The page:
The Week in Review
Here's a collection of highlights, selected totally subjectively, from this week's HPC news stream as reported at insideHPC.com and HPCwire.
>>10 words and a link
IDC predicts InfiniBand HCA sales triple over next 4 years;
America's Cup defender doubles computing power, “over 600 cores”;
Queensland invests in supercomputer for Climate Change Centre of Excellence;
Dell offers systems with factory installed Ubuntu 7.04 Linux distribution;
IBM, Chartered Semiconductor and Samsung Electronics join on 32-nanometer design;
Canadian-based Liquid Computing claims world record STREAM result;
>>Linux Networx's new visualization system
HPC hardware vendor Linux Networx (LNXI) announced this week the second generation of its high-end visualization system. The system is designed to balance the compute, interconnect, high performance I/O, and graphics needed for interactive analysis of large scientific data sets.
The second generation LS-V High Performance Visualization System includes dual core Opterons, InfiniBand, and (optionally) LNXI's version of GPFS. The LS-V is configured in turnkey, production-ready systems ranging in size from 3 to 31 visualization nodes (or 32 — their website differs from the press release). More on this system at http://tinyurl.com/2tnx48.
In June of last year, Linux Networx was talking up the results of its gen 1 version of this system that achieved a rendering rate of 1.5 billion polygons per second while running Computational Engineering International's (CEI) EnSight DR — three times the previous rendering record (http://tinyurl.com/2t4pas).
>>Rackable: the executive shake up continues
The Register is reporting that Rackable's executive purge continues with the dismissal of Todd Ford, the company's former Executive Vice President, effective last week (http://www.theregister.co.uk/2007/05/29/rackable_ford_out/).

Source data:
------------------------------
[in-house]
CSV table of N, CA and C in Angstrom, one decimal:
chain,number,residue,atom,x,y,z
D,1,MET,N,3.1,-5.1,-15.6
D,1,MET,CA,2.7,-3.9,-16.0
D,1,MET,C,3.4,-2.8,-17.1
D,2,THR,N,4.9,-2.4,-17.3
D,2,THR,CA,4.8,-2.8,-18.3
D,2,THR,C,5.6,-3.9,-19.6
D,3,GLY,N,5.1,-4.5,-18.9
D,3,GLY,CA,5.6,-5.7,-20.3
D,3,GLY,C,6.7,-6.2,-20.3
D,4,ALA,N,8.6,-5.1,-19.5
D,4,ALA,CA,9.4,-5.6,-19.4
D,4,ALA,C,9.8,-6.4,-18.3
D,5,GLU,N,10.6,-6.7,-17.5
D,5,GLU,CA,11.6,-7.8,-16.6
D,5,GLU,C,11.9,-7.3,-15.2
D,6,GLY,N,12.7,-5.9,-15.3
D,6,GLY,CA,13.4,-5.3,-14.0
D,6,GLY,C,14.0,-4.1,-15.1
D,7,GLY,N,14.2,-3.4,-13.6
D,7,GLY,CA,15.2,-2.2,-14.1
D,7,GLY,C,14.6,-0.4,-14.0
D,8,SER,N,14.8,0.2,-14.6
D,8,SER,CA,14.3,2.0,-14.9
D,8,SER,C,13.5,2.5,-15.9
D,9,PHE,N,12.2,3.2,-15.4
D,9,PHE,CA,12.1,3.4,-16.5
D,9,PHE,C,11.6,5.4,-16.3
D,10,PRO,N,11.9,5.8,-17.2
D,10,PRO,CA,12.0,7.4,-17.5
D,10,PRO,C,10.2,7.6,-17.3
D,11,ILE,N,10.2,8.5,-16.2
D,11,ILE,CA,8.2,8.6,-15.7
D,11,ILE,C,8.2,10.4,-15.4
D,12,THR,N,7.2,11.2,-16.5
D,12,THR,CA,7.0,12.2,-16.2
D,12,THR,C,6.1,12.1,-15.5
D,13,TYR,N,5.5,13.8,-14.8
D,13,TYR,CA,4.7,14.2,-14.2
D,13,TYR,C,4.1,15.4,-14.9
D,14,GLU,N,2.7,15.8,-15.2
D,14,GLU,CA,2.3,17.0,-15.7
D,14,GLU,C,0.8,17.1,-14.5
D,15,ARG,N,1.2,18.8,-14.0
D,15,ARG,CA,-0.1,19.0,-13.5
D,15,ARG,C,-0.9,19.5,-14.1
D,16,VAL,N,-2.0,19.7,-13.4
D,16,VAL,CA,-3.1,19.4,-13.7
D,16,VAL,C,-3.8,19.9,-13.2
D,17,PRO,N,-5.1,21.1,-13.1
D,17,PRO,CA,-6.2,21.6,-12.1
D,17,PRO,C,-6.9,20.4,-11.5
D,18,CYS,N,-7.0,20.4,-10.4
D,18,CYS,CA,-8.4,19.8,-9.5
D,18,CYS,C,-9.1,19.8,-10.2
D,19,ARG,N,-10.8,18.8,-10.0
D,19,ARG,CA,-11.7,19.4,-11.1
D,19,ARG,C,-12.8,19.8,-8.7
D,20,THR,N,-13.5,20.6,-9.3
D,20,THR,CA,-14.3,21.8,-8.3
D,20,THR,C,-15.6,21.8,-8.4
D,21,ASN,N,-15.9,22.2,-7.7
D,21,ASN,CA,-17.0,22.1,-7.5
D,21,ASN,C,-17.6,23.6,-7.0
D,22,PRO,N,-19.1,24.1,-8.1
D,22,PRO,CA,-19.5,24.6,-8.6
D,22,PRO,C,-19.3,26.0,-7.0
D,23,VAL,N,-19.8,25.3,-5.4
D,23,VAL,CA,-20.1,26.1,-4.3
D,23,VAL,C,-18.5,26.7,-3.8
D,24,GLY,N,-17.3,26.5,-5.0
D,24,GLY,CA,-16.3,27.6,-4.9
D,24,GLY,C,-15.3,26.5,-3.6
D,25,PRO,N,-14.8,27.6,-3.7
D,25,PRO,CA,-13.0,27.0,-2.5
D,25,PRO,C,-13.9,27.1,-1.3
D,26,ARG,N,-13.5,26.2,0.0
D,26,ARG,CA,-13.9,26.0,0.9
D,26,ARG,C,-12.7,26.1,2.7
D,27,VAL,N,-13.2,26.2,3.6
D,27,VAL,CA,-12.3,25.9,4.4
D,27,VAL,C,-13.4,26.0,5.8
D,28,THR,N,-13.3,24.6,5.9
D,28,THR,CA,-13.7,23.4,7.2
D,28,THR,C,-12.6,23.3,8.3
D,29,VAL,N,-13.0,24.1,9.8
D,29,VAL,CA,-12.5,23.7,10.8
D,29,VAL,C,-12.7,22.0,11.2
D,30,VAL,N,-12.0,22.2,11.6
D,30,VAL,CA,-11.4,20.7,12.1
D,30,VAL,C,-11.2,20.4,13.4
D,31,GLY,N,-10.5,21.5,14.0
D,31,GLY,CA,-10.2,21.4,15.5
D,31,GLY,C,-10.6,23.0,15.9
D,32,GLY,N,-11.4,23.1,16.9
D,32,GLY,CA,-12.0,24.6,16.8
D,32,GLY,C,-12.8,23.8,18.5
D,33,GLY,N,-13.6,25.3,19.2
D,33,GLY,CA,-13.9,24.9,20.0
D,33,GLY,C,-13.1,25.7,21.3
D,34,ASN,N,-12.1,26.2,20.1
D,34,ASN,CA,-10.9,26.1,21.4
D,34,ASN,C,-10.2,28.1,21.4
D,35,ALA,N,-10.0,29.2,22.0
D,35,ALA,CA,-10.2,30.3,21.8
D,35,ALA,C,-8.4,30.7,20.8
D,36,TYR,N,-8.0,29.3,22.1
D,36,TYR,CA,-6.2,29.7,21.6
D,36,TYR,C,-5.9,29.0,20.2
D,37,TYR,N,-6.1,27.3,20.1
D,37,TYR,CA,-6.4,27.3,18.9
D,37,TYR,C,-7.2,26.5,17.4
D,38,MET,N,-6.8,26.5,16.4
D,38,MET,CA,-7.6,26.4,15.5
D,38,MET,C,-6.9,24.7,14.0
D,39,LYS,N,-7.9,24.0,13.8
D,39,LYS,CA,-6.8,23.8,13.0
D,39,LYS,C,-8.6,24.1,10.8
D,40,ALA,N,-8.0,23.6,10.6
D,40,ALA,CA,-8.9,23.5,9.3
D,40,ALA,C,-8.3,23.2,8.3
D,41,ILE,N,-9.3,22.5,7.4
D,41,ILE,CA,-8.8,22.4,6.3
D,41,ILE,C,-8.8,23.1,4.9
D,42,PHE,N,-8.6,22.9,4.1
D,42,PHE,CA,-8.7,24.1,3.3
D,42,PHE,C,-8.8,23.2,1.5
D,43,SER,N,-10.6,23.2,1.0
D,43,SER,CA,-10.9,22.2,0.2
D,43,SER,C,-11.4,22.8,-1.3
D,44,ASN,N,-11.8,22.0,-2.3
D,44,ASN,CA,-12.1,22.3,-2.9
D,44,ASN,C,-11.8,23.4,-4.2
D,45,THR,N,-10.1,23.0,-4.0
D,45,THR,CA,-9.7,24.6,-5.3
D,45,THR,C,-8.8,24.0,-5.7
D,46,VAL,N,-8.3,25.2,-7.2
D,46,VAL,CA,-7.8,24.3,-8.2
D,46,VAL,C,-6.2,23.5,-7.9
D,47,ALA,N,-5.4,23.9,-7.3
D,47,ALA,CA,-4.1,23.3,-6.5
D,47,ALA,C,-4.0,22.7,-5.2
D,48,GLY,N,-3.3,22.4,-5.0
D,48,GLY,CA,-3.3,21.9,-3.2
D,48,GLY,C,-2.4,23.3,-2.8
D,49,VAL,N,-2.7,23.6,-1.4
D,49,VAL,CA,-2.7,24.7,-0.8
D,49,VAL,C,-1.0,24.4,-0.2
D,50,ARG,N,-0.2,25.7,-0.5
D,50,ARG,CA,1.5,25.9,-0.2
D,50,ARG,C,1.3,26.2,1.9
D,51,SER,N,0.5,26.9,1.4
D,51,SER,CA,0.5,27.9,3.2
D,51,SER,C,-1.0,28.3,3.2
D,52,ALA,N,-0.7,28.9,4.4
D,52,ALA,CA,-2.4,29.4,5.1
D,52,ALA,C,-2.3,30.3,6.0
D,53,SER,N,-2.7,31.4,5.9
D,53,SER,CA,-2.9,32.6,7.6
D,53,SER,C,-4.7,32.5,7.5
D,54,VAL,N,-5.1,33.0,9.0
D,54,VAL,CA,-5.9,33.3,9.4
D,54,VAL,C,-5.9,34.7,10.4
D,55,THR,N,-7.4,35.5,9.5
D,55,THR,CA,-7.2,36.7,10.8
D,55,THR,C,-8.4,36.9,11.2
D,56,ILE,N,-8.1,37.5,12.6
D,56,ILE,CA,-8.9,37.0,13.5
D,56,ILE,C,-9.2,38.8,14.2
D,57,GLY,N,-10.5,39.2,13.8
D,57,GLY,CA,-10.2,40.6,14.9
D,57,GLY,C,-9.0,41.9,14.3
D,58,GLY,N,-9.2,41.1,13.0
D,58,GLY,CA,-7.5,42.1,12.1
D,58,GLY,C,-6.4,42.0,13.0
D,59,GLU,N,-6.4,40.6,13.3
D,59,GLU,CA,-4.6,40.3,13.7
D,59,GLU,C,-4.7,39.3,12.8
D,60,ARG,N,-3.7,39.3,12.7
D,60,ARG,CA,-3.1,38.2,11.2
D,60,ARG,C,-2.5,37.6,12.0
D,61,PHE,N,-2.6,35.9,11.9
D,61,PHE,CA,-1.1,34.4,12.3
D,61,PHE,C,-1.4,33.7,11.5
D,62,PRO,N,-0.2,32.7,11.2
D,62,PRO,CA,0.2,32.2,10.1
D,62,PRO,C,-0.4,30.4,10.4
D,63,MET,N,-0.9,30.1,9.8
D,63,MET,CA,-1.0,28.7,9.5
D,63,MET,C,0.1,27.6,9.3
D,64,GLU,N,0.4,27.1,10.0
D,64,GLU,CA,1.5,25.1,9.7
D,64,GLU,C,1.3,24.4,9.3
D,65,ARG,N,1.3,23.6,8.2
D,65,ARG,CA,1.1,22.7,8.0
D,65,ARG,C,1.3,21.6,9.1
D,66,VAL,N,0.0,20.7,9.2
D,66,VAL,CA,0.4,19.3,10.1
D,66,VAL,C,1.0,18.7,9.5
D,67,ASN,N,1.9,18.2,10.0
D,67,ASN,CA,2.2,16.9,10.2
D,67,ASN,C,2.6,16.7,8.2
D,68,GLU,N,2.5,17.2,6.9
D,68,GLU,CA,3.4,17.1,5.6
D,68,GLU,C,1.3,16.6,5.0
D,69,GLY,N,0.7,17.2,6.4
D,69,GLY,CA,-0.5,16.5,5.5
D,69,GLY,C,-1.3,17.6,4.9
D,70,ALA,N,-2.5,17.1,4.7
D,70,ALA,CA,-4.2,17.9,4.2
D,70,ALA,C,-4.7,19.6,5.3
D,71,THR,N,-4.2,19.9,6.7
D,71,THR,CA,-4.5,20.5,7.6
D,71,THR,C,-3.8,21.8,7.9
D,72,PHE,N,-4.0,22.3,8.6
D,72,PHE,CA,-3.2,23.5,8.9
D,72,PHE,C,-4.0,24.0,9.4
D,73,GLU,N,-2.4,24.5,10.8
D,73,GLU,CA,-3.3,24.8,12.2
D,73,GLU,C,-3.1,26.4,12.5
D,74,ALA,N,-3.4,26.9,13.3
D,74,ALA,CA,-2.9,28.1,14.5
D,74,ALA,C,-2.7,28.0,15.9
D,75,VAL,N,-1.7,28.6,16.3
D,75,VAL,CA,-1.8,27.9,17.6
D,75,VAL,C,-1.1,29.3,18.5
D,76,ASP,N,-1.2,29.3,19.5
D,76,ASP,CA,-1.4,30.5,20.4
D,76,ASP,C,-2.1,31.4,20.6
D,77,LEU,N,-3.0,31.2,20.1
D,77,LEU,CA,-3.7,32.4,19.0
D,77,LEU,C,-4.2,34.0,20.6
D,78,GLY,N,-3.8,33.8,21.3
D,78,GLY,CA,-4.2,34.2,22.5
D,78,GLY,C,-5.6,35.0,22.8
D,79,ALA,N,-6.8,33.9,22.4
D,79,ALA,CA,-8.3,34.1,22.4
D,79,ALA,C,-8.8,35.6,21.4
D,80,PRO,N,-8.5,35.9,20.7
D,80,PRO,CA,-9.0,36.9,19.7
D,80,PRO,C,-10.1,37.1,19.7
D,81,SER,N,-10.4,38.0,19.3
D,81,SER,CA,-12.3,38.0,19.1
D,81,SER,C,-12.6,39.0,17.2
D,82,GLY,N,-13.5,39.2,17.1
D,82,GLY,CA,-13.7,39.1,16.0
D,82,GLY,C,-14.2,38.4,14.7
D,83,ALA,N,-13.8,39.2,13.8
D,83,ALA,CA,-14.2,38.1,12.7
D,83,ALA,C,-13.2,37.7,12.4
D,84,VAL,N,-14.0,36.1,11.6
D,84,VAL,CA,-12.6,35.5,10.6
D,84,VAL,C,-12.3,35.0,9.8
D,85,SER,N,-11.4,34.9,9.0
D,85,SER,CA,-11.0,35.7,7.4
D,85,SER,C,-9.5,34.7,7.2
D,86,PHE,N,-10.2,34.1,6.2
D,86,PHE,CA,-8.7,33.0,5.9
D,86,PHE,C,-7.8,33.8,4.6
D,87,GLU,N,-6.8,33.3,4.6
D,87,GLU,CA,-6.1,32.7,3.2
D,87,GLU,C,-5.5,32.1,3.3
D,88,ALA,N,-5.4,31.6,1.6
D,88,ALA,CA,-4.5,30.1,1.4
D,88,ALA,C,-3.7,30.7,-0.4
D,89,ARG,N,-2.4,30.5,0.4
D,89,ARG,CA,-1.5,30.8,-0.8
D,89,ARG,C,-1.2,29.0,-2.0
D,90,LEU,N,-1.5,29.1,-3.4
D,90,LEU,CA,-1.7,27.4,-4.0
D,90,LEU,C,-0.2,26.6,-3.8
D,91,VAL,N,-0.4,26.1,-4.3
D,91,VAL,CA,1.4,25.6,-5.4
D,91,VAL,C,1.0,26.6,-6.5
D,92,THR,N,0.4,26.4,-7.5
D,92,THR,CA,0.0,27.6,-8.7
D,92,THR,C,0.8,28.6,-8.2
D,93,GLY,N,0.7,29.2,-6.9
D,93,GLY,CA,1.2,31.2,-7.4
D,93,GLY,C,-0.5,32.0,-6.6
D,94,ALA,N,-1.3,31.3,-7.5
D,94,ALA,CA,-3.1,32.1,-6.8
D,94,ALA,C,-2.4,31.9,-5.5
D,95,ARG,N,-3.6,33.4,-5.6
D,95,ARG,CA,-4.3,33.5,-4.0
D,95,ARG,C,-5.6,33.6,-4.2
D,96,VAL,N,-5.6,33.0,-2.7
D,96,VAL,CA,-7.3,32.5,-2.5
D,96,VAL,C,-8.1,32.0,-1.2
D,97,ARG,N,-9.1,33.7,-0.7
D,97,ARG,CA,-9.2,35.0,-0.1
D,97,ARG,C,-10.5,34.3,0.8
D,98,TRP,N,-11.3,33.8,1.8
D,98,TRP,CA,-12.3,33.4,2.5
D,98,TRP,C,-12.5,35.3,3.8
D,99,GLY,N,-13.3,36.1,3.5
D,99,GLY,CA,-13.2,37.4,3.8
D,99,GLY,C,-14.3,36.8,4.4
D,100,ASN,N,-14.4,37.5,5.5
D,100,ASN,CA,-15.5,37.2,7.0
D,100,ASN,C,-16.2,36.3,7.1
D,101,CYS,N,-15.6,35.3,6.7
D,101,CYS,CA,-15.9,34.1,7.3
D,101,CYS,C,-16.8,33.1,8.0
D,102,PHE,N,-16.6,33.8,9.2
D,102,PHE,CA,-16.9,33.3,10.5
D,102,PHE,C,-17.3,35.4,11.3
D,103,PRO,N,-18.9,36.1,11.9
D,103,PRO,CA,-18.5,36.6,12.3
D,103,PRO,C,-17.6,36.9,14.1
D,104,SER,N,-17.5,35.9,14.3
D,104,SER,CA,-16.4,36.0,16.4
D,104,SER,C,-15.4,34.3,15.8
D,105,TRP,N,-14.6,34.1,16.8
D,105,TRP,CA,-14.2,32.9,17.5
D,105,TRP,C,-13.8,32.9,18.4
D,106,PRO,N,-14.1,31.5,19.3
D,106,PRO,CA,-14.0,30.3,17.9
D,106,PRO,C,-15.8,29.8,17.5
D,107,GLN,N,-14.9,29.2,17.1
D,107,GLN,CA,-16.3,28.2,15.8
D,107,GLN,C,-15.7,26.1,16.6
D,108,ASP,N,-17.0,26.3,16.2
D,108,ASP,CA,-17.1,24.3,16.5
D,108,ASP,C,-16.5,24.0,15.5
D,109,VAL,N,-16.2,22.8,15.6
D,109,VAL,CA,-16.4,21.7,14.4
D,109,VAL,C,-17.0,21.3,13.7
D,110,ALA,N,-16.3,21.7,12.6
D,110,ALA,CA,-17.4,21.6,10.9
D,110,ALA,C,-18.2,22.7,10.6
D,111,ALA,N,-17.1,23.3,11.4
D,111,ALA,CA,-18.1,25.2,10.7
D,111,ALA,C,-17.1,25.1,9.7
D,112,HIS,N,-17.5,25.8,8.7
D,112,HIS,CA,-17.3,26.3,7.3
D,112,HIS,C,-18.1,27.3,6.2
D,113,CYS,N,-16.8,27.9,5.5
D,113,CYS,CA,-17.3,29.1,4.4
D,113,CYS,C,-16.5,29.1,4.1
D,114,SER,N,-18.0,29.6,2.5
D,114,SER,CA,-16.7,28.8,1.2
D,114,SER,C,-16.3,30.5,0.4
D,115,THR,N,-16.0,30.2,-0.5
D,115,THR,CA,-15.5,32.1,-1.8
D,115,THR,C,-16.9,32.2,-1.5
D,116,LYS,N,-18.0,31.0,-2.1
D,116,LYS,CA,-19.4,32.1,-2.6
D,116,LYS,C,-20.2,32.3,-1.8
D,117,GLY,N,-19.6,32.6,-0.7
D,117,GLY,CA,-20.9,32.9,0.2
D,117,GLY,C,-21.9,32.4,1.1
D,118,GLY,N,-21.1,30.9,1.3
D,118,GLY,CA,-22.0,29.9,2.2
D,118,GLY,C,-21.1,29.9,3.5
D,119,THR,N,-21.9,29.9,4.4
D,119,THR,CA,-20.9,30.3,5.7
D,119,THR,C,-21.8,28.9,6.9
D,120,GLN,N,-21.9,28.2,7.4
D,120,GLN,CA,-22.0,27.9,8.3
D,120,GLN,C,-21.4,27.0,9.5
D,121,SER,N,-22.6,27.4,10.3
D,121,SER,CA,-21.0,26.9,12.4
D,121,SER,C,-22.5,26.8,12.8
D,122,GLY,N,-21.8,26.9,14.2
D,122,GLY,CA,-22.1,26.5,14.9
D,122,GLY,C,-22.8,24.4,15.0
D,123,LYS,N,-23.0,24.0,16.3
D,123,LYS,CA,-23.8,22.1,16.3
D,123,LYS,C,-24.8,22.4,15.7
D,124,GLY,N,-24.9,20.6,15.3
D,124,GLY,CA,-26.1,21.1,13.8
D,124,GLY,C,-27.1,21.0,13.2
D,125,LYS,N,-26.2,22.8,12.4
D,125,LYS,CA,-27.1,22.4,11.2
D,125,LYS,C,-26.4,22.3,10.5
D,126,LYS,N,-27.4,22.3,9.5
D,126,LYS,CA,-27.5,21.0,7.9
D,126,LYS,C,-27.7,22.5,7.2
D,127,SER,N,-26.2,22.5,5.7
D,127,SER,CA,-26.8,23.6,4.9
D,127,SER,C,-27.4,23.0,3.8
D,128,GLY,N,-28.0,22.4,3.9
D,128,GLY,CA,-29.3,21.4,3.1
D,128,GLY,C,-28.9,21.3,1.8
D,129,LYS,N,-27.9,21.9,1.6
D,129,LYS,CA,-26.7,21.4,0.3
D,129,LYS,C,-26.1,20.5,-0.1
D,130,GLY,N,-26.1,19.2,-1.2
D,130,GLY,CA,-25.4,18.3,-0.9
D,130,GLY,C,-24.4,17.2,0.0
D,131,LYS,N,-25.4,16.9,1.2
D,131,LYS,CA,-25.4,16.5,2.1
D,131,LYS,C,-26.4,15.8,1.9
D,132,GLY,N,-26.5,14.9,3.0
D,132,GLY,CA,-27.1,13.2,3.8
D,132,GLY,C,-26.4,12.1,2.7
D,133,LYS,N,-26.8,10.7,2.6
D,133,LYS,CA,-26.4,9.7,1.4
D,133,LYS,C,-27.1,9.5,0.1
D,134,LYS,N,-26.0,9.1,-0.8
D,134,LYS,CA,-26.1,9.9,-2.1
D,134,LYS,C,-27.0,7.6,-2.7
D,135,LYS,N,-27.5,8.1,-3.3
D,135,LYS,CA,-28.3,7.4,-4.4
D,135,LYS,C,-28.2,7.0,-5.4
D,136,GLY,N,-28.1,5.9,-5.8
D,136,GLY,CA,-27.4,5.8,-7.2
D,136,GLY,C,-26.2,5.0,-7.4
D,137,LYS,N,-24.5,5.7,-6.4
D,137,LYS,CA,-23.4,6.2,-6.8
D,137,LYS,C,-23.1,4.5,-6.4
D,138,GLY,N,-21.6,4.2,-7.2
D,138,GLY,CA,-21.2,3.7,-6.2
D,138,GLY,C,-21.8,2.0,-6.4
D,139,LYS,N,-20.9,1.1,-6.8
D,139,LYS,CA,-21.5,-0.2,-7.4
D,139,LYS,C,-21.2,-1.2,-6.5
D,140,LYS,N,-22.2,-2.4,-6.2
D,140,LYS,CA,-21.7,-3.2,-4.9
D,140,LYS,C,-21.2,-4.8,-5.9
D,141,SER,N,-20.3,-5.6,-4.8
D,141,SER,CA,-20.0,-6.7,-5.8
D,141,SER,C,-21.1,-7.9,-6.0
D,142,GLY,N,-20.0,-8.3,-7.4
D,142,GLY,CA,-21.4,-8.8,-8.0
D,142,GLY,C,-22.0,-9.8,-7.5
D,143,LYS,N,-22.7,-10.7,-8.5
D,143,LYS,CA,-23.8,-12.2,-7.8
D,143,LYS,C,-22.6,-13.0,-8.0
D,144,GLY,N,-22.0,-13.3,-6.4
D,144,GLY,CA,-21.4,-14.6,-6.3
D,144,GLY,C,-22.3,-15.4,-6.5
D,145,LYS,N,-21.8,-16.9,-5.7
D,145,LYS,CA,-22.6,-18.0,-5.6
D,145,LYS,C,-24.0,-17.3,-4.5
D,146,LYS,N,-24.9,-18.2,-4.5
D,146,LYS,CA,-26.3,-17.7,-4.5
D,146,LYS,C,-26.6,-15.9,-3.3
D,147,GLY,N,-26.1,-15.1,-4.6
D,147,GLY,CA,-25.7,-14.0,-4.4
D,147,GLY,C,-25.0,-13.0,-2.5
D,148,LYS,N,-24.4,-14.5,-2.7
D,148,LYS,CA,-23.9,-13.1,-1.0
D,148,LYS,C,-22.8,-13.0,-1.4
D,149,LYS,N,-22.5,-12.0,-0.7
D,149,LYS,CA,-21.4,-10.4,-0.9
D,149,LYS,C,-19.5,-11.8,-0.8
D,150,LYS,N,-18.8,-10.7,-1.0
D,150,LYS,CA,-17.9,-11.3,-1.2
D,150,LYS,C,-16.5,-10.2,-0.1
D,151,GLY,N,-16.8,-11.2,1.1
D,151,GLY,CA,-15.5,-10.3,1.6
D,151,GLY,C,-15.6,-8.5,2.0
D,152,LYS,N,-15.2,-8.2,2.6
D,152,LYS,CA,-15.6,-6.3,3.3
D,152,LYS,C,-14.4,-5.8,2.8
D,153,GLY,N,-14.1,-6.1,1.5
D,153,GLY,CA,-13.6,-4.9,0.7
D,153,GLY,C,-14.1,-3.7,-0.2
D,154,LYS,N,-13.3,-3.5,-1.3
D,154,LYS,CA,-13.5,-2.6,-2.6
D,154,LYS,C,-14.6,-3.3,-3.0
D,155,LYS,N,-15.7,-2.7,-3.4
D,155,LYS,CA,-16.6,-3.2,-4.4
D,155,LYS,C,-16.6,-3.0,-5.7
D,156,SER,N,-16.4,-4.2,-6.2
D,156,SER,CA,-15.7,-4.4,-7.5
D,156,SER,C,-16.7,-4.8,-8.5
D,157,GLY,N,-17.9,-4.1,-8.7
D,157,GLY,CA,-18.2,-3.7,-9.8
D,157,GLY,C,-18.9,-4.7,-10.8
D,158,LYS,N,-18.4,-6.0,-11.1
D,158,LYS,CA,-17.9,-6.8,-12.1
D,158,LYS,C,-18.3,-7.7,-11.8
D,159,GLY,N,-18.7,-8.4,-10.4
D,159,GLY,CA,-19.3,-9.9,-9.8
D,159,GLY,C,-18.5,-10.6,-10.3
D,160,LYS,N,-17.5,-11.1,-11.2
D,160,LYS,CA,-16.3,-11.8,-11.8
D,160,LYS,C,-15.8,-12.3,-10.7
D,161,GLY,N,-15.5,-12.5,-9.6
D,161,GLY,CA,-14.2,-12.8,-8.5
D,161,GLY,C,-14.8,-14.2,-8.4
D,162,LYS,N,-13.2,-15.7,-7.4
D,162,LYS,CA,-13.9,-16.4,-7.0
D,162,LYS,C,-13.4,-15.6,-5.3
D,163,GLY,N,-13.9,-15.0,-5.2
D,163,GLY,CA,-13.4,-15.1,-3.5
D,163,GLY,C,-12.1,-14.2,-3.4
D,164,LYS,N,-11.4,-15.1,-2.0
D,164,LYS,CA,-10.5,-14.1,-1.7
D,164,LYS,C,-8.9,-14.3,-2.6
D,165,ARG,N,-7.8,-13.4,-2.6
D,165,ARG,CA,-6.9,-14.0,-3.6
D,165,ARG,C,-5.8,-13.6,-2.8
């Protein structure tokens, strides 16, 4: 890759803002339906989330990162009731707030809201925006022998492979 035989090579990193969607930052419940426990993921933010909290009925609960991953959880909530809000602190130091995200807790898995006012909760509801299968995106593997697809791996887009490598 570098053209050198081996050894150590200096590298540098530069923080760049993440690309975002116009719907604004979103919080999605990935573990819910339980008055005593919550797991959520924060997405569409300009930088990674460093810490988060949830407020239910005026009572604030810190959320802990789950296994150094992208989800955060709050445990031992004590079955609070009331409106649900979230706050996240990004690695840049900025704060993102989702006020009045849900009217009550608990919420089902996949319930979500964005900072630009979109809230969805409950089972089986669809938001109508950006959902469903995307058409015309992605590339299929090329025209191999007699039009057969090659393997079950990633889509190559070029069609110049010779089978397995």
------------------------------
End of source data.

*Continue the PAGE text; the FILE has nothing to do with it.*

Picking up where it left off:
According to the regulatory filing, Ford walks away with 12 months of continued salary ($350,000 U.S.) and health insurance, and accelerated vesting for his stock options (filing at http://biz.yahoo.com/e/070529/rack8-k_a.html).
The change evidently wasn't unexpected; from The Register:
“Over the last couple of months, Rackable had said that Ford would leave the company at the end of the year. It seems his departure was accelerated by new CEO Mark Barrenechea.”
The company's share price has dropped from over $40 a year ago to around $12 at the end of May. You may recall that Rackable announced in April that it lost $10.2 million U.S. in Q1, triggered by a loss of business with Yahoo!, Microsoft and Amazon to competitors IBM, HP, Sun and Dell (http://insidehpc.com/2007/04/27/rackables-troubled-financials/).
Earlier this year Rackable also announced its own containerized computing solution to compete with Sun's (http://insidehpc.com/2007/03/26/rackables-datacenter-in-a-box/). At one point, there were rumors that Sun would acquire Rackable, but the deal didn't pan out (http://insidehpc.com/2007/03/23/sun-and-rackable/). Apparently, Dell also showed some interest.
From The Register:
“Our sources contend that Rackable passed on a lucrative acquisition offer from Dell, which served as the trigger for the management shuffle.”
John West summarizes the headlines in HPC every day at insideHPC.com, and writes on leadership and career issues for technology professionals at InfoWorld and on his own blog at onlytraitofaleader.com. You can contact him at firstname.lastname@example.org.